The European Broadcasting Union (EBU) has played the lead role in founding the Future of Broadcast Television (FOBTV) initiative in Las Vegas.
FOBTV is really focused on terrestrial broadcasting and reflects the EBU’s view that this is the most flexible and efficient means of media delivery over wireless networks. The subtext is that FOBTV is defending terrestrial spectrum from invasion by mobile operators, with its argument being that broadcast or multicast is much more efficient than unicast for delivering popular programming to portable devices. By definition cellular services are unicast since they involve one-to-one sessions with end devices, but there is growing interest in use of broadcast overlay technology to deliver popular video content in effect within fixed channels carved out of the mobile spectrum, rather than consuming precious cellular bandwidth on a per user basis.
The stated objective of FOBTV is to facilitate the evolution of broadcasting technology to ensure its long term viability and relevance. EBU Technology & Development Director Lieven Vermaele signed the FOBTV Memorandum of Understanding at NAB last week, addressing a session dedicated to the initiative, where he focused on the societal value of terrestrial broadcasting.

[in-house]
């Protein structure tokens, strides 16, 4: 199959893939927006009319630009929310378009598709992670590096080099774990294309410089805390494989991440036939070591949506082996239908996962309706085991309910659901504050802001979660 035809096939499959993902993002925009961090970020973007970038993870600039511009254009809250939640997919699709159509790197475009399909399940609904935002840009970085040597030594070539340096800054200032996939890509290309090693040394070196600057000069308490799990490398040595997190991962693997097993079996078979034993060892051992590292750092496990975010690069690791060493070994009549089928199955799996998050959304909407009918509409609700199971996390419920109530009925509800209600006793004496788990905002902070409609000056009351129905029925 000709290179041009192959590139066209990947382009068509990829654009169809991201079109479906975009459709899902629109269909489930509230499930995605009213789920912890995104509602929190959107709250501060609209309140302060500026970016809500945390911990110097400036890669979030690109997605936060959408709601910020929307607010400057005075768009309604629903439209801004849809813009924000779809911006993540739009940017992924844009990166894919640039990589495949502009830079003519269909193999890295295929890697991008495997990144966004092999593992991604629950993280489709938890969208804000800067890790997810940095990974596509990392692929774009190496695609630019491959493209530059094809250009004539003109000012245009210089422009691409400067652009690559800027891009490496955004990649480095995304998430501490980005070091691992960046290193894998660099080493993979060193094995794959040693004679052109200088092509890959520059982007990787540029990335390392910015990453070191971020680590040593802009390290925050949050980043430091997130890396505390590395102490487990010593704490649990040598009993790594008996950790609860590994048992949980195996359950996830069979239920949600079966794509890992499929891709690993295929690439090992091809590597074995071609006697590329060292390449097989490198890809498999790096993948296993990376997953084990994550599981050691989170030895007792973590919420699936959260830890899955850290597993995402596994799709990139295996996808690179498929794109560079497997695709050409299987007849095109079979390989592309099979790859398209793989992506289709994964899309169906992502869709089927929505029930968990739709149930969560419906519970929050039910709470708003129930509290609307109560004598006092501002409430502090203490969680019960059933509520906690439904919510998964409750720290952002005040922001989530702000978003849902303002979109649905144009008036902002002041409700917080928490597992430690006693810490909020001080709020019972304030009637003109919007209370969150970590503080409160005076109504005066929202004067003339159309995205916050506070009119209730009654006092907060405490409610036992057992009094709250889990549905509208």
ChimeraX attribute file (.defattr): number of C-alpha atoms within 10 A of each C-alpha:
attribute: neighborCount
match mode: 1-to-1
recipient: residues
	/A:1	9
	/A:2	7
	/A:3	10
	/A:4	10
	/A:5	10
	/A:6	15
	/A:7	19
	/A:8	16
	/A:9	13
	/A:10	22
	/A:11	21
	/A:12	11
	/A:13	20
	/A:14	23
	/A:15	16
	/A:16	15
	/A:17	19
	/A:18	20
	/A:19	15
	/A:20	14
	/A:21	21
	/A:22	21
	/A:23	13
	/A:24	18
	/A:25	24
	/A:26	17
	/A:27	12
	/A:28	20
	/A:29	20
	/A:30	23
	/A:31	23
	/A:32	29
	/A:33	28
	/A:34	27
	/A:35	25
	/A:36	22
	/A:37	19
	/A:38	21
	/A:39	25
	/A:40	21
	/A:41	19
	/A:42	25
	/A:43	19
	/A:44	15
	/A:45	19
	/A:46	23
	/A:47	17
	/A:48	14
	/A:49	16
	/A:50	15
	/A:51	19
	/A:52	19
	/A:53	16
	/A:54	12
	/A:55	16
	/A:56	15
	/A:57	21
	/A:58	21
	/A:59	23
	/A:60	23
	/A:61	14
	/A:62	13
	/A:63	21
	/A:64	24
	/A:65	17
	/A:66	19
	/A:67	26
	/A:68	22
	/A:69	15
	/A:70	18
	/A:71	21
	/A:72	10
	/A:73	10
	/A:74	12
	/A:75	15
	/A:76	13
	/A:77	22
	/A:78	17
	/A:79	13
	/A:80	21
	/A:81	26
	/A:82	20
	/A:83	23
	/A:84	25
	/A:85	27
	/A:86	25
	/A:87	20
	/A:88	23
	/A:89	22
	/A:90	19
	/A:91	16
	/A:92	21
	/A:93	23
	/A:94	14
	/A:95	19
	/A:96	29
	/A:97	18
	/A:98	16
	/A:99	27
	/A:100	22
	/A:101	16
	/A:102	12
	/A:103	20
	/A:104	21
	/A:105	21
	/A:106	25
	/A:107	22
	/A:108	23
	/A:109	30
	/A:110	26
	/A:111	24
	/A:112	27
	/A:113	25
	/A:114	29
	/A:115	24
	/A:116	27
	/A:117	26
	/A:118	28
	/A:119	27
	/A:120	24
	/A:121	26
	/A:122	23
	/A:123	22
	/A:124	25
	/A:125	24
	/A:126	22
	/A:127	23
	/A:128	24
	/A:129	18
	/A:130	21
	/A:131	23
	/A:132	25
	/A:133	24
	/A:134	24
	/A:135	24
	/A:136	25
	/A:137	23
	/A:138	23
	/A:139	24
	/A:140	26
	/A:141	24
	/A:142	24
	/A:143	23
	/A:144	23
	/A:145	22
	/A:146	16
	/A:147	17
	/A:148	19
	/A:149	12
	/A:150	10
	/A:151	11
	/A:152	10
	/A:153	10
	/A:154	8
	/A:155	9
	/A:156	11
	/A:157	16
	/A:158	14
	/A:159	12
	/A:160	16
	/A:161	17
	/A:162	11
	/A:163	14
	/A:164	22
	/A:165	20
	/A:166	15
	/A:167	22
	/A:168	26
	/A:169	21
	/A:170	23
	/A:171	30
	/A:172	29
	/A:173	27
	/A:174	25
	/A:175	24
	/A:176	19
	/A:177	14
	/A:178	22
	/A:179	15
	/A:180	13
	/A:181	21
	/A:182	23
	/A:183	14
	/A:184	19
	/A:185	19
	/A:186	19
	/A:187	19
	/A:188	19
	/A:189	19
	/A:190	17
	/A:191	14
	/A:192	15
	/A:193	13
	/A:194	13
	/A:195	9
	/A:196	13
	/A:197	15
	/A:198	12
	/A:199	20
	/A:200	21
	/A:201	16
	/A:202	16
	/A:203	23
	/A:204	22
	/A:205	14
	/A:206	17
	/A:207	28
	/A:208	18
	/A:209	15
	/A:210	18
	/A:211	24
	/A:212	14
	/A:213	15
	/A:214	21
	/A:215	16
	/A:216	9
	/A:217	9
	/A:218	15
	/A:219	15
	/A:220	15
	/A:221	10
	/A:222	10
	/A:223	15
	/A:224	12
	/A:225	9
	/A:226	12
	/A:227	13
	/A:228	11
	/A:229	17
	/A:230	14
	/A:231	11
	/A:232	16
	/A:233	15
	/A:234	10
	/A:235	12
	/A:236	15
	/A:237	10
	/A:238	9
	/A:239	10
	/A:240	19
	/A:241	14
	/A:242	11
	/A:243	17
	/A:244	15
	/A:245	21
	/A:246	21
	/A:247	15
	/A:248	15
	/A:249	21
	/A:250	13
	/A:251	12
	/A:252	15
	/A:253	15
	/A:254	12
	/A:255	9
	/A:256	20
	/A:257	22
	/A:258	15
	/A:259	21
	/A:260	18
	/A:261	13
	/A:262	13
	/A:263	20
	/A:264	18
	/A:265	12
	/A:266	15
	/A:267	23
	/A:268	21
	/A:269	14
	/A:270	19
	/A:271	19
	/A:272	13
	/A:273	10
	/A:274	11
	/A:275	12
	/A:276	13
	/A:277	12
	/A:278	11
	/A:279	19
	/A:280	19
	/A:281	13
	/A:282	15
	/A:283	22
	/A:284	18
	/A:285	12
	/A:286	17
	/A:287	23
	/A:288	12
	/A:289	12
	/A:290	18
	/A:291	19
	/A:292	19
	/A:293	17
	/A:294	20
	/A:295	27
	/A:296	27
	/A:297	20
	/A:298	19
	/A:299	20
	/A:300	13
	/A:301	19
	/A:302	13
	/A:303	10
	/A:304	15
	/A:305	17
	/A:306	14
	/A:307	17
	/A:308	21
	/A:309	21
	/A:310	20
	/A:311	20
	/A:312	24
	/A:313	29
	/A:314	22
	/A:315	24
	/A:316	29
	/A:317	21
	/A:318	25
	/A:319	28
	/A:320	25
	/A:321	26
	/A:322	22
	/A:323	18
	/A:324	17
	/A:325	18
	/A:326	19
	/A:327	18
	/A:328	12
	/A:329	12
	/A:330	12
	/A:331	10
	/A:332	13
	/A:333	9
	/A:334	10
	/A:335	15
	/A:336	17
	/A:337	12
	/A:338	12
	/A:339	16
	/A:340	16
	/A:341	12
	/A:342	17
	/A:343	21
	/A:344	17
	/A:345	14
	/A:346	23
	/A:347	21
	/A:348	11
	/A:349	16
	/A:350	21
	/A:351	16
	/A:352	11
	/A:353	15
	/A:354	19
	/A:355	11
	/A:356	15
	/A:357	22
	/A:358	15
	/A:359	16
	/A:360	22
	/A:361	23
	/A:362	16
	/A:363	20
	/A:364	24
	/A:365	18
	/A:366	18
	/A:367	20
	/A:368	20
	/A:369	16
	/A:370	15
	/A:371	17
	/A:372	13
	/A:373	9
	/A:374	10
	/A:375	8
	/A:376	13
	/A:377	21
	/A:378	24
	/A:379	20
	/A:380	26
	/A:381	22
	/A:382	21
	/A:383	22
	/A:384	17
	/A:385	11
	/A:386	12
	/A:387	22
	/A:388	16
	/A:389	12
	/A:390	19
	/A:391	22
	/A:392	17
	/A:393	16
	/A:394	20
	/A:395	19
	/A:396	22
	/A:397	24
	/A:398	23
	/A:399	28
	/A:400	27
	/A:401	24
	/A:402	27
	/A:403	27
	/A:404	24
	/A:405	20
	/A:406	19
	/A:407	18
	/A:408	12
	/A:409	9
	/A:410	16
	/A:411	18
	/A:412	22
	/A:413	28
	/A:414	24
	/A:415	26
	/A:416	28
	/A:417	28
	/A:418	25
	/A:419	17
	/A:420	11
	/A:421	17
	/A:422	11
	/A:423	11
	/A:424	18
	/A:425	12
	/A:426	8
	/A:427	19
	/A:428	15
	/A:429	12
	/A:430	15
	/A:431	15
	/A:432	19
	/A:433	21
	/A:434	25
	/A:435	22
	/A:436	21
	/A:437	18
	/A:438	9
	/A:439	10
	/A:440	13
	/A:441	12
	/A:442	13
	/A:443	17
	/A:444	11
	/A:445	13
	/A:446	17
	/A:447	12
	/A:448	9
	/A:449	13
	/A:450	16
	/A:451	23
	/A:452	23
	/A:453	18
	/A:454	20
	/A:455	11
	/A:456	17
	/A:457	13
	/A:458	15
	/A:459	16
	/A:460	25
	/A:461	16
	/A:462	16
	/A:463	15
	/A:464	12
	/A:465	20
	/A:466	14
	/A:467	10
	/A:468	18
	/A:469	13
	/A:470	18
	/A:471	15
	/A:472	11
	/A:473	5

“Terrestrial broadcasting and mobile broadband are both important but neither technology alone will be able to meet future demand for wireless media,” said Vermaele. “We need to innovate using them together, in a complementary way. Broadcast can be the backbone as it can deliver the coverage, quality of service and capacity we will increasingly need. Broadband will extend the range of services and enable access to all categories of user device.”
In this statement, Vermaele was leaning towards a compromise between the two camps, but behind this utterance is a steely resolve that terrestrial spectrum must be defended against further inroads from cellular services. This is implicit in the FOBTV’s five objectives set out in its new Memorandum of Understanding. These are to develop ecosystem models for terrestrial broadcasting, taking into account business, regulatory and technical aspects; develop requirements for next generation terrestrial broadcast systems, taking into account the needs of a connected society and maximizing the efficient use of spectrum; foster collaboration between digital TV development laboratories; recommend major technologies that can be used as the basis for unified new standards; and request standardization of technologies by appropriate organizations, such as DVB, ATSC, ARIB and others.
The other major point of these objectives is that in order to survive and thrive, the terrestrial world will need common DTT standards, rather than as at present being split into four distinct regional groupings. Indeed all the world’s DTT standard groups, including the DVB Project and the Advanced Television Systems Committee (ATSC) have signed the FOBTV agreement.
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